Visualisation works, people. I’m endlessly visualising, writing and creating lists of what I hope to achieve in both work and in life.
Having goals keeps me going and motivated when life feels tough.
The famous book The Secret states that, ‘The law of attraction is forming your entire life experience and it is doing that through your thoughts. When you are visualizing, you are emitting a powerful frequency out into the Universe’.
Not everyone will buy into this, granted but there are so many examples in my life that have proved this theory, it’s ridiculous, from random visualisations where a colleague and I discussed wanting to be on breakfast TV to which we both were and together (after a TV producer who had no idea we knew each other, paired us on the same programme filmed on the exact kitchen table we visualised it happening) to me visualising feeling settled and happy in our new home in Windsor, me getting my book deal and so much more.
Of course a WHOLE LOT OF WORK was involved too. And risk. And did I mention work? But the visualisation bit was the catalyst. Seeing myself signing the book deal, moving house, being on TV etc etc…Daring to dream got the ball rolling and gave me hope even when adversity hit…For example, our move was postponed for several months before it happened, and I had to say ‘no’ to the first TV appearance offer I was given…
Life is never smooth-running and visualisation is not hinged on, ‘I asked for X so I’ll get X’, it’s about being tenacious enough to know when X doesn’t come, you will keep going until to achieve what you set out to, whatever the knock-backs, you will move forward, honing your voice, being yourself, and keeping brave and determined in the process. It’s also about knowing that if X doesn’t come, something else will. You’ll pivot and be transformed in the process. It’s about trusting your path.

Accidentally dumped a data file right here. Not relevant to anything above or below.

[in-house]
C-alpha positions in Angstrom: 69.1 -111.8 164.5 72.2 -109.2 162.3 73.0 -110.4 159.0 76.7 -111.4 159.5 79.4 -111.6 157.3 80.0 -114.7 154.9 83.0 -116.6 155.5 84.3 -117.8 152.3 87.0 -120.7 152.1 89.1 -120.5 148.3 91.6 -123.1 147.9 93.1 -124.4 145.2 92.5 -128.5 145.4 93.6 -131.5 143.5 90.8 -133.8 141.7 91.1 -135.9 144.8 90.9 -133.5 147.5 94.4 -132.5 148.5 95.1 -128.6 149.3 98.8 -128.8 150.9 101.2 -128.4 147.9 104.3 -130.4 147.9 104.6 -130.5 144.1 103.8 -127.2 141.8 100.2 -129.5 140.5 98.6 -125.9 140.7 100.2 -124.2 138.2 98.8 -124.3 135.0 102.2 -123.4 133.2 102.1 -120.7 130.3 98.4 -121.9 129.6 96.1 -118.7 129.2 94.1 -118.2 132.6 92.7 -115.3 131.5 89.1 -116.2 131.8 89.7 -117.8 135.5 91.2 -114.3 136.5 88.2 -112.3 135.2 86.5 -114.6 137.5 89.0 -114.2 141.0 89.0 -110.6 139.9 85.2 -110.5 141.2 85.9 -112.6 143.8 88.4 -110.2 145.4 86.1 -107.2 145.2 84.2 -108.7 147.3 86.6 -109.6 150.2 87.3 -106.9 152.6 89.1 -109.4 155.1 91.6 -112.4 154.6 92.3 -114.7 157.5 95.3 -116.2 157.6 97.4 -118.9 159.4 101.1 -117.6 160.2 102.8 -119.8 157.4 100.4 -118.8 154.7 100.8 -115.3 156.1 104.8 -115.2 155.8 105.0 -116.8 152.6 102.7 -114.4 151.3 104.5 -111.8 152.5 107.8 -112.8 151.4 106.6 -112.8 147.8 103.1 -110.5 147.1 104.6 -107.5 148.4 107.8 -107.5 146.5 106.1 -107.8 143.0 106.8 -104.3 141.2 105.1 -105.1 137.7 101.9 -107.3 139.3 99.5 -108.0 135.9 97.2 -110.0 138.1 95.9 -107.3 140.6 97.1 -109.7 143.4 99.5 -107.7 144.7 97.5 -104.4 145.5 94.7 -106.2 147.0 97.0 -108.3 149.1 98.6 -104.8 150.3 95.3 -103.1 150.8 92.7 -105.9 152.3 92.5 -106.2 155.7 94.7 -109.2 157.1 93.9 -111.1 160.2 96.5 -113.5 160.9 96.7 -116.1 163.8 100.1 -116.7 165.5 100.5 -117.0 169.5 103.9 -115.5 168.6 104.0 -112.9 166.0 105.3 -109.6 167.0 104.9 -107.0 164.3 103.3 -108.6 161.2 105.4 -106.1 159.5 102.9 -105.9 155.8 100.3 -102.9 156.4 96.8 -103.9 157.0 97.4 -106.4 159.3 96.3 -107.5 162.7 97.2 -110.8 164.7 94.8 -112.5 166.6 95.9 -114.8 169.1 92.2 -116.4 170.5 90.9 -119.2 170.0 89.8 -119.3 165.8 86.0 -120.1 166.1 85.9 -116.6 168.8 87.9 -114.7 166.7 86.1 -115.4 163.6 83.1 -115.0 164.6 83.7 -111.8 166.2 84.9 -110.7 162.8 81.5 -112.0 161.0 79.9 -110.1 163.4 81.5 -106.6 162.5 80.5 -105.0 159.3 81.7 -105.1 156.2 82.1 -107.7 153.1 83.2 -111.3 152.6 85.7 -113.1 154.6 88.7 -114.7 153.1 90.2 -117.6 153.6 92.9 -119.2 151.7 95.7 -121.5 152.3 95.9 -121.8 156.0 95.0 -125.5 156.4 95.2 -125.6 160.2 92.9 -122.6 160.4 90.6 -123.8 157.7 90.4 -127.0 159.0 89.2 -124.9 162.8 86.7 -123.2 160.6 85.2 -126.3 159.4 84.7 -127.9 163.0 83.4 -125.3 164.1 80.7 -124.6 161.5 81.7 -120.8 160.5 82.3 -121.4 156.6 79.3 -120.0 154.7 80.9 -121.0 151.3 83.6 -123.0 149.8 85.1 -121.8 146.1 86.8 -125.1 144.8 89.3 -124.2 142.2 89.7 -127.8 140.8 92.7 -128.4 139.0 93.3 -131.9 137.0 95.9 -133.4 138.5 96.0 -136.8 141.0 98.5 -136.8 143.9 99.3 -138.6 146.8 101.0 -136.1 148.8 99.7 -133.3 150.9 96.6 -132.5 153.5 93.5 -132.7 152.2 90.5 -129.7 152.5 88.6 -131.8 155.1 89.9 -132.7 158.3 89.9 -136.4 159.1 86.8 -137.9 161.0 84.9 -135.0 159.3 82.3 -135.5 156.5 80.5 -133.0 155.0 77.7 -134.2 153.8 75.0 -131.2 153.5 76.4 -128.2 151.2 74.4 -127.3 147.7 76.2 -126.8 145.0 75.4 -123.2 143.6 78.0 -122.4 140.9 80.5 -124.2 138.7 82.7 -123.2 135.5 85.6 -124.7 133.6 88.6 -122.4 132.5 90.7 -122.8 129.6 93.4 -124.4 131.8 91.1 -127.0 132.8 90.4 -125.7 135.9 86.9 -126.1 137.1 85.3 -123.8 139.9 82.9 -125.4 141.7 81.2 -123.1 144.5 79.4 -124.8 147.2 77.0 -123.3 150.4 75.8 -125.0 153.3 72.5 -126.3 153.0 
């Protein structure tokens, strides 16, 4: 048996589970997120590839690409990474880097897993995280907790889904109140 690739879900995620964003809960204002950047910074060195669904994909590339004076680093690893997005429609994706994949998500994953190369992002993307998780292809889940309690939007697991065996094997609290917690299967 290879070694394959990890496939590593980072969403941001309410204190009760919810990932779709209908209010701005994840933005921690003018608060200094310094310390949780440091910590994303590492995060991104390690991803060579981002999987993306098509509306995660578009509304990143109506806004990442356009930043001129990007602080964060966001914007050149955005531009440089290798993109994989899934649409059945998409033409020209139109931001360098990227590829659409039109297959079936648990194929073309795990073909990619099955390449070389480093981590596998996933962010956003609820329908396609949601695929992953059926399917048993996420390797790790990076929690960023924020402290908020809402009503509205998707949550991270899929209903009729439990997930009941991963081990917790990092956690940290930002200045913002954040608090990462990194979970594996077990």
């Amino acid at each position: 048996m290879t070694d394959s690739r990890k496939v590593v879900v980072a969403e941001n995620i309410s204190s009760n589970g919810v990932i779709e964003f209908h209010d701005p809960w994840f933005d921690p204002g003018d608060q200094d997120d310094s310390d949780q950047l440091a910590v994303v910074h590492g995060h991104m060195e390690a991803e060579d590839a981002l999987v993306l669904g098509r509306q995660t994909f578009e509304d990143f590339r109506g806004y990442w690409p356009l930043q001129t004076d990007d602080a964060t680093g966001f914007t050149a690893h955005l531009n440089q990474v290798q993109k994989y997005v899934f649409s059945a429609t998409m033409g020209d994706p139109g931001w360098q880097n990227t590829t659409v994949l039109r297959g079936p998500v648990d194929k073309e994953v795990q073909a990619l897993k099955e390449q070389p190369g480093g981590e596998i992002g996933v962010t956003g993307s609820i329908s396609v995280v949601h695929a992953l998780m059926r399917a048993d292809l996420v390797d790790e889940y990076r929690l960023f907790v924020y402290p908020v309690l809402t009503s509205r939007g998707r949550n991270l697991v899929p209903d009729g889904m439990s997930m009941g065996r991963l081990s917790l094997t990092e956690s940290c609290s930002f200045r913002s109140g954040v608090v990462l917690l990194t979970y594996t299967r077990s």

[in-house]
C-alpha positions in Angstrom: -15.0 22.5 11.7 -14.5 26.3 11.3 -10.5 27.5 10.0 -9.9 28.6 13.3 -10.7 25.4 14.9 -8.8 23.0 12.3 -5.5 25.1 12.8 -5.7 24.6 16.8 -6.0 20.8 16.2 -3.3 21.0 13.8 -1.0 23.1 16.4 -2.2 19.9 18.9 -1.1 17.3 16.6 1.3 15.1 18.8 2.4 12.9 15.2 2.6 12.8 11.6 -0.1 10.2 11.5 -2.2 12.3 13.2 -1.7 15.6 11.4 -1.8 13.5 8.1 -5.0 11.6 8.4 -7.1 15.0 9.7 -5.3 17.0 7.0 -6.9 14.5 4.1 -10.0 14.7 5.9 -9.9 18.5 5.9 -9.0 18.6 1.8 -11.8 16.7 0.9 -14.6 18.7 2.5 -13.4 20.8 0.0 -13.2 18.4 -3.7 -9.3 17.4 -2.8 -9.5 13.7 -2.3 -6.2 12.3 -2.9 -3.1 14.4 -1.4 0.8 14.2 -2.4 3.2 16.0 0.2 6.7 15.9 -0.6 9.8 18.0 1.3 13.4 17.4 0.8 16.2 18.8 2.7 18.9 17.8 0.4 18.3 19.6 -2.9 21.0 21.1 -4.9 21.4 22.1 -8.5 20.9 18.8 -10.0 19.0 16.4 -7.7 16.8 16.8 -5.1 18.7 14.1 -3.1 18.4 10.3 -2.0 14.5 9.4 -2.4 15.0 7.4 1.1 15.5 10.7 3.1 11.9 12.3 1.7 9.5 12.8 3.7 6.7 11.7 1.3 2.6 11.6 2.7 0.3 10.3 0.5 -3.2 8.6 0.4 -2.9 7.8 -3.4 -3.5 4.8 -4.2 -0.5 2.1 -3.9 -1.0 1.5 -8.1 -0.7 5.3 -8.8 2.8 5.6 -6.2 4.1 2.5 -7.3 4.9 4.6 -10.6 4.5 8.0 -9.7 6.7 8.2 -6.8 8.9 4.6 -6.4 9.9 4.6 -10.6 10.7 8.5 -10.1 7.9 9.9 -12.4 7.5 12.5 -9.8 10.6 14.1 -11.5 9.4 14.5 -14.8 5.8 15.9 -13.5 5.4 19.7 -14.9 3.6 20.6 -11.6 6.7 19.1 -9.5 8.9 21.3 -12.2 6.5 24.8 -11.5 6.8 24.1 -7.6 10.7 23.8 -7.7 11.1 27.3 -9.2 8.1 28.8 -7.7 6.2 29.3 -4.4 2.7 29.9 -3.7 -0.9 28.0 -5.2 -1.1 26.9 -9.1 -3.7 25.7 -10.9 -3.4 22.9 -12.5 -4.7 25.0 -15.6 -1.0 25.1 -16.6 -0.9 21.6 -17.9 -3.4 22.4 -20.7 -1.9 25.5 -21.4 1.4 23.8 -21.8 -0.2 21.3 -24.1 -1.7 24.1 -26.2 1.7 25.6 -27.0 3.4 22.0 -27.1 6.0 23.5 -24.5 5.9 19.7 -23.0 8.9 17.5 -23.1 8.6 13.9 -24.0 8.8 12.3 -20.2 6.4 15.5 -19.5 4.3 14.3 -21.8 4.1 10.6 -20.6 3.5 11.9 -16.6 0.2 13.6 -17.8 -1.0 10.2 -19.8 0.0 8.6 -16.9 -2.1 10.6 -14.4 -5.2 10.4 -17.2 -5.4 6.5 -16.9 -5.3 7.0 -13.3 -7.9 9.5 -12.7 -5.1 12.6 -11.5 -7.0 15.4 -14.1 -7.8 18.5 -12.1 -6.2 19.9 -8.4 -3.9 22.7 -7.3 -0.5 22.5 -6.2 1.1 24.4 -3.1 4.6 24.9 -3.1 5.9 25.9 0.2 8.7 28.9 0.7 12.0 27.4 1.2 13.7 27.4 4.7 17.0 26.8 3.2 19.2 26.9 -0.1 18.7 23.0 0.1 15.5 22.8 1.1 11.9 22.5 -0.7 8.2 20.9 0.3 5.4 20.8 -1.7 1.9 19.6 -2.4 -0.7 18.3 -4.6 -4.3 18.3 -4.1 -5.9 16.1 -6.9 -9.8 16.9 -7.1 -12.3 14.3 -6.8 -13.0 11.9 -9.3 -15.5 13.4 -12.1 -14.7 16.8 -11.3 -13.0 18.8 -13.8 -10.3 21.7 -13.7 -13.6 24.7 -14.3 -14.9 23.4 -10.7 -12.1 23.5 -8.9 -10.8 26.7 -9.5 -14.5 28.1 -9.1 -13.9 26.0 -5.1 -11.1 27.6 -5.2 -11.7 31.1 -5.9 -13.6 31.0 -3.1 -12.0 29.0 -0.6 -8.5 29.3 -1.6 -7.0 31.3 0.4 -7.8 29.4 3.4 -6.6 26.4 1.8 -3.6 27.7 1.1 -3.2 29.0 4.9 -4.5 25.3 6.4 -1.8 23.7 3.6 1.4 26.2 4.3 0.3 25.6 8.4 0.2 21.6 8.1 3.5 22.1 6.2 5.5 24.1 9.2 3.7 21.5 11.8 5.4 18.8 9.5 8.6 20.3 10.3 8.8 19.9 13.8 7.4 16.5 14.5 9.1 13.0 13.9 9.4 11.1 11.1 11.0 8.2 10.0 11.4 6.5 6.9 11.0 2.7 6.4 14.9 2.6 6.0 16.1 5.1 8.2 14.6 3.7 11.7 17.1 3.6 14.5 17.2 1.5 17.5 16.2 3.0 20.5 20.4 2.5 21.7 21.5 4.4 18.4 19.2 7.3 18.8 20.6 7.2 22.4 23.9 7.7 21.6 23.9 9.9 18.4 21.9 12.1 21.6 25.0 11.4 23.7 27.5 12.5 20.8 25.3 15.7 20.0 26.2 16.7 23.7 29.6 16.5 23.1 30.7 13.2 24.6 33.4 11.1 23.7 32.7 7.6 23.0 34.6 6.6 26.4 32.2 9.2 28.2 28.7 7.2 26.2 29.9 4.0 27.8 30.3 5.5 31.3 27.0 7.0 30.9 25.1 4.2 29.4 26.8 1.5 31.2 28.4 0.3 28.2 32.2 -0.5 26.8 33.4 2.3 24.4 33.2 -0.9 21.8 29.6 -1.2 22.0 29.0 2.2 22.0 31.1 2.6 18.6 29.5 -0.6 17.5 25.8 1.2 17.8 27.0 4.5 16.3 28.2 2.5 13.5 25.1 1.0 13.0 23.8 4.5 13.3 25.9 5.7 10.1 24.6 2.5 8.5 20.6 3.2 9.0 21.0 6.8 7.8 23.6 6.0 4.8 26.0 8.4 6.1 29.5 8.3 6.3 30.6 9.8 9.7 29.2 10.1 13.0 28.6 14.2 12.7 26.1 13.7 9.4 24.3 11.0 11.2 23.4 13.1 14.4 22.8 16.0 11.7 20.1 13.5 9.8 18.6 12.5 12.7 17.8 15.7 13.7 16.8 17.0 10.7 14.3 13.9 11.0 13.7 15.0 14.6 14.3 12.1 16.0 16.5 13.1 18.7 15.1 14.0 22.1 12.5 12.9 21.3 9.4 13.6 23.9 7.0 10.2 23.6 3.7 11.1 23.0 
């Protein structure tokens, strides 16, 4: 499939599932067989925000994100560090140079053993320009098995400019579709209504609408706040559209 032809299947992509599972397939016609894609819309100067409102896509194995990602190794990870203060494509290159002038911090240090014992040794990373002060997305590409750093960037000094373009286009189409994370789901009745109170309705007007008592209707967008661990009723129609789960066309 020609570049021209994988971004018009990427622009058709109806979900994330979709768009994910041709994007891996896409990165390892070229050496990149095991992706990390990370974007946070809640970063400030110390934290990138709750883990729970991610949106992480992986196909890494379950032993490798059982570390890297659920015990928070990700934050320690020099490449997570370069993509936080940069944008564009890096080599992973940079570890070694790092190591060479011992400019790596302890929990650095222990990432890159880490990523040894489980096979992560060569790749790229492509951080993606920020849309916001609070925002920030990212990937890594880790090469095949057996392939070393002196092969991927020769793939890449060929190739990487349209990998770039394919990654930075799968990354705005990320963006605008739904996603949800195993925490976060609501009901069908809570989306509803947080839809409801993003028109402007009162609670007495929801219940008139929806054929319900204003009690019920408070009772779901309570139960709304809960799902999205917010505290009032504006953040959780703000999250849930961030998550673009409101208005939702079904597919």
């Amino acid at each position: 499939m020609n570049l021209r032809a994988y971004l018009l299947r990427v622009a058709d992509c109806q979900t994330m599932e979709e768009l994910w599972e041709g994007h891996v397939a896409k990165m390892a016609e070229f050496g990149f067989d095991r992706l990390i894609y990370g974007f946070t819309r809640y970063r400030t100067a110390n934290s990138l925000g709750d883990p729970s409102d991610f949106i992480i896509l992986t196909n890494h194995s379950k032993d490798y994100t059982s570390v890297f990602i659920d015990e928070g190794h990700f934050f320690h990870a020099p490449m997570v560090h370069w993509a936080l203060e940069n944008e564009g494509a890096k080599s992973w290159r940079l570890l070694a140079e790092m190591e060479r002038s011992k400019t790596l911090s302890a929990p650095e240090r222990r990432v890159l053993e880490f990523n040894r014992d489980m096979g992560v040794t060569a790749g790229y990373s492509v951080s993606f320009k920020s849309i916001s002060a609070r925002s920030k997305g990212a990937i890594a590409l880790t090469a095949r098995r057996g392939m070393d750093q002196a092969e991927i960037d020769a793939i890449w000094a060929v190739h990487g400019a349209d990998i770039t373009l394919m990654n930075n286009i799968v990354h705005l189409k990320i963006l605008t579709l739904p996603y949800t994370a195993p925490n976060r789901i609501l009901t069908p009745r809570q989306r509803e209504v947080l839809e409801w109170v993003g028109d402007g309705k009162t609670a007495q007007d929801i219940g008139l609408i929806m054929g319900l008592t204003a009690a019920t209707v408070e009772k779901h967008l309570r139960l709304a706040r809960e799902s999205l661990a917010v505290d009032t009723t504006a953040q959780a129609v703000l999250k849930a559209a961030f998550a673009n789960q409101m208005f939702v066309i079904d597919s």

Olympic athletes and movie stars are known to use visualisation too and if it’s good enough for them right… And this year I’ve fully embraced it creating a vision board (that’s messy af to be fair so I won’t be sharing a picture of mine) but I will be referring to it lots as I move into big year for me career-wise with my book Mumboss hitting the shops on May 3rd 2018.
You don’t need anything fancy to make your vision board although if you do make it ‘Blue Peter style’ fancy, it’s likely you’ll be more drawn to it throughout the year. Something bold and beautiful like the pic above using newspaper and magazine cuttings would make something bold and beautiful.
Mine is going on my dressing table surrounded by You Can Do It and other empowering mantra postcards, and treasured gifts from friends, which always help me to feel loved and spurred on when I need an extra boost.
So what’s on my vision board. As well as boxes I’d like to tick career-wise, next year and long-term, I’ve also added personal goals like ‘I’d love twins’ (I can just hear my currently non-broody husband running for the hills) and the usual yet vital aspirations for all of us including good health and happiness.
If you need some visualisation inspo consider both spheres of your life: personal and work, questioning what you hope to gain from each of them in the coming year. Are you hoping for financial stability, to push boundaries, a career change or to grow in the role that you’re in? Get it down on paper.
I personally like to get specific about things e.g. Getting a US book deal or selling our house in Yorkshire. Get it out there, however big, small or even ludicrous it might read.
This is your board remember and you don’t need to share it with the world if you don’t want to. I’ve not shared everything on mine here because some things are just for me to know and work for.
I must add that I’ve also learnt to trust the timing of my life.
Whilst it’s great to have ambition and a list of goals you want to reach, I truly believe things happen when they’re meant to. I’d dreamt of a book deal for 3 years before I got one, but on reflection I’m so grateful it happened when it did as I’ve learnt so much in the last few years and that’s meant my book is richer for it. I’ve been able to include all the vital career and personal lessons that were not apparent before now.